In other cases, such as the works of Milan Kundera, feature entire reflective philosophical essays, both shaping the characters and offering more universal truths that are an essential aspect of the story.
Creative writing students explore both those uses of reflective writing in other literary works and ways to use reflection in their own work and study. Assignments may ask for self-reflective essays exploring your ideas and works, or for you to incorporate reflective writing into those pieces themselves. Either way, expert professors help shape your sense of reflection and its uses through the study of creative writing.
The Components of Reflective Writing
Formulaic writing is never encouraged in creative writing, especially at the college level, but there are some key parts to reflective writing that cannot be ignored. Think of these elements as ingredients for a recipe. Key components of a reflective essay are:
- Description: Give a detailed account of the experience you had. Remember to treat your reader as though they are beside you during the experience, relying on the five senses to make the retelling of the event as real as possible. Be mindful of inundating your reader with details, instead choosing to focus on the ones that would leave holes in your story if you kept them out.
- Interpretation: What’s your take on the episode? What did you learn? What does it mean? Is there something bigger than yourself that chose to teach you this lesson? Why you, why then, would you have learned the same lesson if it had happened at a different time in your life? All of these questions are starting points for reflection. The interpretation of the experience should be personal, almost to the point of feeling uncomfortable to write (respect your boundaries, but push them where you are able).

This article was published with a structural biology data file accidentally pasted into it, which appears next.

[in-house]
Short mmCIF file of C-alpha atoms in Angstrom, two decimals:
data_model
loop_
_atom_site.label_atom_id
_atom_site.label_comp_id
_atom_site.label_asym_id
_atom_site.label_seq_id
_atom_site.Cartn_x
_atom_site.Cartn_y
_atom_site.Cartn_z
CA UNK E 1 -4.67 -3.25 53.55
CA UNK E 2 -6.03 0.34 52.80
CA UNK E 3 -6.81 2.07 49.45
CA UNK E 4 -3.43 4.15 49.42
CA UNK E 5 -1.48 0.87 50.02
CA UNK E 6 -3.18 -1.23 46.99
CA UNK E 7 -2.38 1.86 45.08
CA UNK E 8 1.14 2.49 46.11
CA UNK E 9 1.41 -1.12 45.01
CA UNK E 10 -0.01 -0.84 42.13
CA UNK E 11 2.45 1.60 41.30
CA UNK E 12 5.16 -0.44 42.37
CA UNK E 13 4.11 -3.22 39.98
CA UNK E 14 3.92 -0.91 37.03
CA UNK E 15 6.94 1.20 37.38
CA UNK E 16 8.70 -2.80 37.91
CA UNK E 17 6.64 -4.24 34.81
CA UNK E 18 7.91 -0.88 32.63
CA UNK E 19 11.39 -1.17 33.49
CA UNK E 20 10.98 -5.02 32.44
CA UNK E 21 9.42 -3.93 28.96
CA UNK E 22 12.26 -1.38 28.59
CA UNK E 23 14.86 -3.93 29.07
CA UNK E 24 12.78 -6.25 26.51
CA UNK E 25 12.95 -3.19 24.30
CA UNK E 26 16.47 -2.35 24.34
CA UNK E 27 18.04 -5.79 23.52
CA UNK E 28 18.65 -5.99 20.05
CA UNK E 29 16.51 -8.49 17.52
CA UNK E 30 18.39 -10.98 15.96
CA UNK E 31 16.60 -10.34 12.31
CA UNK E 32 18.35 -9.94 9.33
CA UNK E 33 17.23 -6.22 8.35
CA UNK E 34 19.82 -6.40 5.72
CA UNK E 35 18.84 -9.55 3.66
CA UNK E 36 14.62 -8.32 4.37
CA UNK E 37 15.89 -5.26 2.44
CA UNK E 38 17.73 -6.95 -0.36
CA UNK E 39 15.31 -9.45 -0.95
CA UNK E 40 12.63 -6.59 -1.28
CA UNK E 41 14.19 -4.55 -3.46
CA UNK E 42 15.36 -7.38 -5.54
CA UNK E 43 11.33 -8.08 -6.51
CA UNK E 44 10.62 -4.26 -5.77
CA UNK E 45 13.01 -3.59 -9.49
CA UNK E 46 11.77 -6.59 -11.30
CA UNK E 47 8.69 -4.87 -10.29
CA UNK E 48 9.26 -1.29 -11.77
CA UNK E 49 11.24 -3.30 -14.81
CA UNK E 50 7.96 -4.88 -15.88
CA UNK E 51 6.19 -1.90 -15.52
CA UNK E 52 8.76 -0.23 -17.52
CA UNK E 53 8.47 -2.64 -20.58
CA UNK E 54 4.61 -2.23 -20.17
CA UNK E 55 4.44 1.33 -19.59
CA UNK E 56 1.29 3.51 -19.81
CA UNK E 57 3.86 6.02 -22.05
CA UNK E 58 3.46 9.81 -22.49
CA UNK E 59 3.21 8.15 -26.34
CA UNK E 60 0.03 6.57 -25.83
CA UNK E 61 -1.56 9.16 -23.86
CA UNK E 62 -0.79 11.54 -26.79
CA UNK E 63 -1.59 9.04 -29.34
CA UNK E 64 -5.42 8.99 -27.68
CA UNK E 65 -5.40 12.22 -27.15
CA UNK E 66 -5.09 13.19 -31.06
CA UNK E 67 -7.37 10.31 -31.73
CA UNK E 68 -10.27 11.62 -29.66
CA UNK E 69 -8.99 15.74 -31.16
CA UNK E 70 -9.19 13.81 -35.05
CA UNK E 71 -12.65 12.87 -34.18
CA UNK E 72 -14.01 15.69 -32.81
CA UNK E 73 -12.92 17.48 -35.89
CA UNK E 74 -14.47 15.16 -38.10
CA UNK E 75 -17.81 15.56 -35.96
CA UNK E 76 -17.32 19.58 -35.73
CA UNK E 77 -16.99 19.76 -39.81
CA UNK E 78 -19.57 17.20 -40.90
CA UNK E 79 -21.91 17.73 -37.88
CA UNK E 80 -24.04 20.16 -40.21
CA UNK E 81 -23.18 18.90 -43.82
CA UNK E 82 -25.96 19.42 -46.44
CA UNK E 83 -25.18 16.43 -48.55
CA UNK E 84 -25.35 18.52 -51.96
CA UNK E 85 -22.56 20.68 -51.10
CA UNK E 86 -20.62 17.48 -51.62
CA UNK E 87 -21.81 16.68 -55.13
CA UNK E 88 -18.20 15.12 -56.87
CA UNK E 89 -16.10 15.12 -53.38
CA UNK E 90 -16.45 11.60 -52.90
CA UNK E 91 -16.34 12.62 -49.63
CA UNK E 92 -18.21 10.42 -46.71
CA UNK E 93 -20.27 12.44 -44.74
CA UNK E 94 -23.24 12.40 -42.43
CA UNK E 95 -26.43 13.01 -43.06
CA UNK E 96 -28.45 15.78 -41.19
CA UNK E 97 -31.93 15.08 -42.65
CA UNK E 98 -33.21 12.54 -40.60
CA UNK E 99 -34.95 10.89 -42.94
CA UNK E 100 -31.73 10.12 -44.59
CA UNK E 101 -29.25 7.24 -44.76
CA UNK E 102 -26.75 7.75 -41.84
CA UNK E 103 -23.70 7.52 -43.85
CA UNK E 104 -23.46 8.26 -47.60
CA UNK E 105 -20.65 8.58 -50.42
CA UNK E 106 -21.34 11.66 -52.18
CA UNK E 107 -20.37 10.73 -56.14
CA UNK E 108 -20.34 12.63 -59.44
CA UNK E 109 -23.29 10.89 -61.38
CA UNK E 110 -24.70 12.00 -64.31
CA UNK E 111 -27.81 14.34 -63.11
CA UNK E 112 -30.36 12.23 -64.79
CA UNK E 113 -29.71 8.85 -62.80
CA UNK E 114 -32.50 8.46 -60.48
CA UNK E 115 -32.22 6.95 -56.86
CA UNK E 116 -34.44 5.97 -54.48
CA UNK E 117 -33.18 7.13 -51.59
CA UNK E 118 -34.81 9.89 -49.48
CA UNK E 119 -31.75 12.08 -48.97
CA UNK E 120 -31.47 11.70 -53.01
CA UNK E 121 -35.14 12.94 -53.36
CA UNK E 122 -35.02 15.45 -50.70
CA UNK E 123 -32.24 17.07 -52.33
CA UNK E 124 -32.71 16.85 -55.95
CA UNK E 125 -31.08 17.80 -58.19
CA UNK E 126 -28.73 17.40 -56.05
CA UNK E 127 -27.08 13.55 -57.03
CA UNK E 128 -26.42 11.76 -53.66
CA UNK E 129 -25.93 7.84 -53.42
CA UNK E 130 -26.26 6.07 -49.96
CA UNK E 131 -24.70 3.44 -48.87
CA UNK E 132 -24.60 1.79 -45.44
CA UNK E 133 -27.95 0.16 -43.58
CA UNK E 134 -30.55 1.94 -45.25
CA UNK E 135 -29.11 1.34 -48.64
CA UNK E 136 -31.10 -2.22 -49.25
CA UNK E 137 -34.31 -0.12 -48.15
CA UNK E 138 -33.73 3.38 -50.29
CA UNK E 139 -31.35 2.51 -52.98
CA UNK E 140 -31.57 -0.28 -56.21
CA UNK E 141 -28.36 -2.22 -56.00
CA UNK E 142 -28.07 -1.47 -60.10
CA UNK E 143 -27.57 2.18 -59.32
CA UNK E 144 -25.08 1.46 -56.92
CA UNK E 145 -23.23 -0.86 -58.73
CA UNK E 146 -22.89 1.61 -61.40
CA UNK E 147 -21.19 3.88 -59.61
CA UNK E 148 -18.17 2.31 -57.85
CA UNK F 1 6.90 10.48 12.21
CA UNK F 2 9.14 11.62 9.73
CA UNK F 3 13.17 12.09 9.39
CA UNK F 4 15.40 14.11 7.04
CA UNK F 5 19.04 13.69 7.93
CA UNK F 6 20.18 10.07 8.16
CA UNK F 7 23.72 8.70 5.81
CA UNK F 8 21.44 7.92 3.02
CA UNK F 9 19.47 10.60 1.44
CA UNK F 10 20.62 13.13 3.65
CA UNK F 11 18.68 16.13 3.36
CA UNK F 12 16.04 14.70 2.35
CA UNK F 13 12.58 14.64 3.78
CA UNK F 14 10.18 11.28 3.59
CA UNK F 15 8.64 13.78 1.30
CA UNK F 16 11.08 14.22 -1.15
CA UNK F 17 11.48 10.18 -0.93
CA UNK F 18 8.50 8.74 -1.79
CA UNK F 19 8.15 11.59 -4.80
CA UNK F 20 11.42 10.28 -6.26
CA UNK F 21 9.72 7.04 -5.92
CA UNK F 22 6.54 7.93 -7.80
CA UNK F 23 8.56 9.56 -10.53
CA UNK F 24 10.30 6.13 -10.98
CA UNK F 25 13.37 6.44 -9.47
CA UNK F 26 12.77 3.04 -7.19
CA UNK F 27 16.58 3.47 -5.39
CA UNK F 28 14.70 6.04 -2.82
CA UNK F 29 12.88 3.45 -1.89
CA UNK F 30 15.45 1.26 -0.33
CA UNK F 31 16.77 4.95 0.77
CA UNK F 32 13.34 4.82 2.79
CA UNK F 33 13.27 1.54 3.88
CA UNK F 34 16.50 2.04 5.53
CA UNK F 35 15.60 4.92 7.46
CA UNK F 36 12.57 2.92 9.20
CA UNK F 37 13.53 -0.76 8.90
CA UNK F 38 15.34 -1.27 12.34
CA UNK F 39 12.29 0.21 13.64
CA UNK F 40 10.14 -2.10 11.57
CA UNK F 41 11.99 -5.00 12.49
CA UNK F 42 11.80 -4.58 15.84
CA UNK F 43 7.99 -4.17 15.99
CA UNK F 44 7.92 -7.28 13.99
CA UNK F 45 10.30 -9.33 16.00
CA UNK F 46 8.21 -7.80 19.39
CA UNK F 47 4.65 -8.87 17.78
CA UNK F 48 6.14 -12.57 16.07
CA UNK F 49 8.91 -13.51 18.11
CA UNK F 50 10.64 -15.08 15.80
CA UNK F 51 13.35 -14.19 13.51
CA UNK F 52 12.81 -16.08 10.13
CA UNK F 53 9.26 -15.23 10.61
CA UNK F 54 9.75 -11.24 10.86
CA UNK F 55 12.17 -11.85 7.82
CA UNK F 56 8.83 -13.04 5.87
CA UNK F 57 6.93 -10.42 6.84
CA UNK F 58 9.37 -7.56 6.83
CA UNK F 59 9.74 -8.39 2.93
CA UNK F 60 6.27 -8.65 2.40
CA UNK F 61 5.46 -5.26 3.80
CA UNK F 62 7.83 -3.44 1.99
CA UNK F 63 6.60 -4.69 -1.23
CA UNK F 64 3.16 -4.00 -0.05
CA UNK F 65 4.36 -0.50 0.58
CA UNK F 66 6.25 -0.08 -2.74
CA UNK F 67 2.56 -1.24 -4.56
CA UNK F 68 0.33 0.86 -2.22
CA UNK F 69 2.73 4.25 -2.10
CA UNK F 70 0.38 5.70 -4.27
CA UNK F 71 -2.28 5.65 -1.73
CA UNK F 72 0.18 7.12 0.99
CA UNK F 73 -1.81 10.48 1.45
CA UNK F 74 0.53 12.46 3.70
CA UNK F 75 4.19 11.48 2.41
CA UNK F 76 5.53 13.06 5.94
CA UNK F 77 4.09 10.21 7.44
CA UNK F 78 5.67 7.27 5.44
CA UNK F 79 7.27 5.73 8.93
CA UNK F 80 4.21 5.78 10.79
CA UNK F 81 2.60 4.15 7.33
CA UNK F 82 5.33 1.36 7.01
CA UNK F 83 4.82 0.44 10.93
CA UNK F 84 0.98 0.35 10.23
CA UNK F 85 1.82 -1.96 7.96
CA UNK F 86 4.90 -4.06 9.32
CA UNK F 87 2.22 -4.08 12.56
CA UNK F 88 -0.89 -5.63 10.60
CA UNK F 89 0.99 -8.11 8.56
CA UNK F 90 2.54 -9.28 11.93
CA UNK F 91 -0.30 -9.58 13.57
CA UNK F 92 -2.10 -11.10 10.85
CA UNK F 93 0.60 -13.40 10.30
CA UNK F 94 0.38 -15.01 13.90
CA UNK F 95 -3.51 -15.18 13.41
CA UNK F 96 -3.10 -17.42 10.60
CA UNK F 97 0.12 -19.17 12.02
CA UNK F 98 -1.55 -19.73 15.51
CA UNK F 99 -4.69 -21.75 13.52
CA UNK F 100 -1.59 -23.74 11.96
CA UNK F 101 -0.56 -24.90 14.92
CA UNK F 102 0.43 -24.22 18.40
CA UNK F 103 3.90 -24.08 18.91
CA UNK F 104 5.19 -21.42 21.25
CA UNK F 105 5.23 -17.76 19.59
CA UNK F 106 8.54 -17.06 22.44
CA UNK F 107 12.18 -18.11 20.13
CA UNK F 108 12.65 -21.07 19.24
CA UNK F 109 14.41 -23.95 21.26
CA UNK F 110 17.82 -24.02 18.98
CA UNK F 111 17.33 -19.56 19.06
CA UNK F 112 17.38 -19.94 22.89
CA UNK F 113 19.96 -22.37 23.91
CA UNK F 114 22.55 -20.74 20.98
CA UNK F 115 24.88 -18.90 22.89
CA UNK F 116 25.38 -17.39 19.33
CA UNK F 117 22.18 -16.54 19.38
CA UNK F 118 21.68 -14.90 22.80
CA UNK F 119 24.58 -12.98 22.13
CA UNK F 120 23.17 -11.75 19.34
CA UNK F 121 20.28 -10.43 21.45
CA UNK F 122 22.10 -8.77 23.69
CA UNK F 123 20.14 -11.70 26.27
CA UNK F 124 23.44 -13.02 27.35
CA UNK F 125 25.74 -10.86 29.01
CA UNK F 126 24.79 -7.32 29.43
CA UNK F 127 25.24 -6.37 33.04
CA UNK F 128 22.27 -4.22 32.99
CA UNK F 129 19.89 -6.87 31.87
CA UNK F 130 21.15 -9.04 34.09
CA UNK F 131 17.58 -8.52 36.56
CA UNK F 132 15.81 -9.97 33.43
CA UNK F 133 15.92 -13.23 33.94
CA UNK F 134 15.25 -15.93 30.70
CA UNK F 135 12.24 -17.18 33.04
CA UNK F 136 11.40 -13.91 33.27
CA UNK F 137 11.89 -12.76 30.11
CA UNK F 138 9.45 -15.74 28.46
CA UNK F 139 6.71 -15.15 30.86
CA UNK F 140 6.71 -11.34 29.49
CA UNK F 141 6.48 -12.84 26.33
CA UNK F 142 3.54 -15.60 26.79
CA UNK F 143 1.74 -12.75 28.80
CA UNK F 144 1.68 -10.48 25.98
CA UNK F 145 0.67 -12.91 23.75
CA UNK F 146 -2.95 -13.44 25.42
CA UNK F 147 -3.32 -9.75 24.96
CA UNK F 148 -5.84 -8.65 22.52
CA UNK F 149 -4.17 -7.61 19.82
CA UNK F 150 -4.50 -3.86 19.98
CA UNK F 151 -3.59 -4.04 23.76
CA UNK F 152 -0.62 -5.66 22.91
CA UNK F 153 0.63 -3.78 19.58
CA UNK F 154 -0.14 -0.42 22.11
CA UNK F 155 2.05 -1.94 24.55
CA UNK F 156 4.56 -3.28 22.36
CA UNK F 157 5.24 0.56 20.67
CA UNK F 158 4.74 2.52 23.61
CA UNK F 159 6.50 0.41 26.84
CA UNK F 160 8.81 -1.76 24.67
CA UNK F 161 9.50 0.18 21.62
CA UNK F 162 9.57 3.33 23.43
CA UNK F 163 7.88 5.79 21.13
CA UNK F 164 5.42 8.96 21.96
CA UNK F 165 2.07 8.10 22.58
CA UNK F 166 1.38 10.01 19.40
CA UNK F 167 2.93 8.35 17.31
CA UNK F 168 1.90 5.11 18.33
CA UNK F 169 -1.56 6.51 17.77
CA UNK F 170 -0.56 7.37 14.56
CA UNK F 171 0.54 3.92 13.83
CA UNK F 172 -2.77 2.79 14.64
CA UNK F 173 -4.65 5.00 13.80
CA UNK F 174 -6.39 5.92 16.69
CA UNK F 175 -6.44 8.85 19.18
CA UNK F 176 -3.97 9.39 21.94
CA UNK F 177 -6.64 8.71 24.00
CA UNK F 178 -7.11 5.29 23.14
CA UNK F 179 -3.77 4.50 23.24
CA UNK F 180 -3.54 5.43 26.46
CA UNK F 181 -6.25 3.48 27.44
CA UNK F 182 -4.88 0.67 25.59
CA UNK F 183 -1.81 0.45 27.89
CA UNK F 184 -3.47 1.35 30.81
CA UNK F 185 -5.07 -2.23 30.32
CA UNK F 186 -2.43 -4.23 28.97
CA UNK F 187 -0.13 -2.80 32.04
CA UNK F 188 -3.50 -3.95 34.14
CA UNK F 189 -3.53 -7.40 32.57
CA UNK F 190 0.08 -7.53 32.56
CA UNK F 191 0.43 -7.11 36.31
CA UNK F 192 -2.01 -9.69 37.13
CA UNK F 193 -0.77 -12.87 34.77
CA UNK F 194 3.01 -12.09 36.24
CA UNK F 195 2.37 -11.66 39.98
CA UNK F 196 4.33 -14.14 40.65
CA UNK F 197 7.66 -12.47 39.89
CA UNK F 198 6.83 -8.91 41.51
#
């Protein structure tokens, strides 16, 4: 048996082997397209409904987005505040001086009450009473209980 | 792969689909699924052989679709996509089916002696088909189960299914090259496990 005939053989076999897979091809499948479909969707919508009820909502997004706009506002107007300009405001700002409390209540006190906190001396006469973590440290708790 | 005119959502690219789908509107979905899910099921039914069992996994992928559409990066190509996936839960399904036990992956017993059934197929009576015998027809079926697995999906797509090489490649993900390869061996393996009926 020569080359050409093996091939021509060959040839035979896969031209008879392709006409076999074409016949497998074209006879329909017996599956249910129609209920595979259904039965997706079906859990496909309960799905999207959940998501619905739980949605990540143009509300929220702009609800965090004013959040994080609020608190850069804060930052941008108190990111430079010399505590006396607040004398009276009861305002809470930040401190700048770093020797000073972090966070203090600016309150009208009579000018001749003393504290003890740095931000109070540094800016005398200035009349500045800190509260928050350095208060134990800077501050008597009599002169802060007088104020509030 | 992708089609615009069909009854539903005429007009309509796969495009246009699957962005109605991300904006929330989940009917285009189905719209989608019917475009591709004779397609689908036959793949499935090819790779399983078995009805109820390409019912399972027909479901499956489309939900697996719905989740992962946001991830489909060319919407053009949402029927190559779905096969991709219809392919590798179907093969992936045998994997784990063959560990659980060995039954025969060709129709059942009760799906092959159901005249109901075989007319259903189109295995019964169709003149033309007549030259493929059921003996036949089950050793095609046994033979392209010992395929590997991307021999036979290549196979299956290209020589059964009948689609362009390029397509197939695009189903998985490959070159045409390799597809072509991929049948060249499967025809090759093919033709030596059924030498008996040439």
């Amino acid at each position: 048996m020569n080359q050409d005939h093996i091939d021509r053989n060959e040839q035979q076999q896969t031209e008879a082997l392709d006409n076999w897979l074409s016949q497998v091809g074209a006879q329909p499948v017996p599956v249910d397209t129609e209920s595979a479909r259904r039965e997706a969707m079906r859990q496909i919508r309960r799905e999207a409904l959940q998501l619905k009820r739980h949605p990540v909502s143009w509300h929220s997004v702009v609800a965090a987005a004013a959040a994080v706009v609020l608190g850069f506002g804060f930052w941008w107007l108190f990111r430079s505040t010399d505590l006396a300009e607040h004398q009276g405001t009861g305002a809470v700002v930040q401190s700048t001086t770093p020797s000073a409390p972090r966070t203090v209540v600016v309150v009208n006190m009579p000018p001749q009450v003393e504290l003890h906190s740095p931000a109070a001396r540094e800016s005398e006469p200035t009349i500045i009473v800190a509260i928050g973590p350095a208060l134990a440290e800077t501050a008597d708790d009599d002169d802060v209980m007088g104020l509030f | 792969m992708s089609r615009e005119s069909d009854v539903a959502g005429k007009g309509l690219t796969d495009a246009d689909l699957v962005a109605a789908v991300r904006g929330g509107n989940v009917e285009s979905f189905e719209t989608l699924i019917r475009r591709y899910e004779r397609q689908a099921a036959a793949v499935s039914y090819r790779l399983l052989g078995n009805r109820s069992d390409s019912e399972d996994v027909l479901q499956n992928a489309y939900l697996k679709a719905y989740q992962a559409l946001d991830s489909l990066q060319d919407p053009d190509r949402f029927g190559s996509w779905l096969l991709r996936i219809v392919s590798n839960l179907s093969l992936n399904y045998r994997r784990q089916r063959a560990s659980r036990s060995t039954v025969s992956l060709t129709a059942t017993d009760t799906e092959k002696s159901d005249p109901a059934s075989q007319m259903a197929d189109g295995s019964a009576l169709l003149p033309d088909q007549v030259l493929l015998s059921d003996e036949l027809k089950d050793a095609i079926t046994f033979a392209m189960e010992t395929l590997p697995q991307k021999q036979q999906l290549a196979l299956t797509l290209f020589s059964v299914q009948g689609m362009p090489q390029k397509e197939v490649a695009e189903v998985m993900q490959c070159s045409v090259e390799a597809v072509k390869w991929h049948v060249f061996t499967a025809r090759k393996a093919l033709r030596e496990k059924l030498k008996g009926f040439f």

- Evaluation: This is almost an extension of interpretation. Here, you will focus on the value of the lesson learned. You’re not here to only tell a good story about a personal experience, you’re here to explain what you learned from it and to tell your reader why it was so valuable. Maybe you don’t know the answer yet and will arrive at the conclusion as you’re planning it out. Reflective writing will be entertaining and empowering for your reader, but it offers the opportunity to be cathartic for you. Don’t be afraid to dig deep.
- Planning: This is your opportunity to share what you are currently doing with the lesson learned or what you plan to do with it. Life lessons are inevitable, the meaning of them left to our own interpretation. Their power lies in how we reflect on them, how we use the experiences to change us in one way or another. There is potential here to let this part of the essay feel like a call to action for your reader, or to turn a little too sweet. If that’s your thing, go for it. But don’t feel pressured to turn this reflective essay into an after school special if what you experienced and what you learned ended on a sad or upsetting note. Be authentic in what you say and how you say it, whether it be happy, sad, or somewhere in between. The most important thing you can do in any of your writing is remain true to yourself.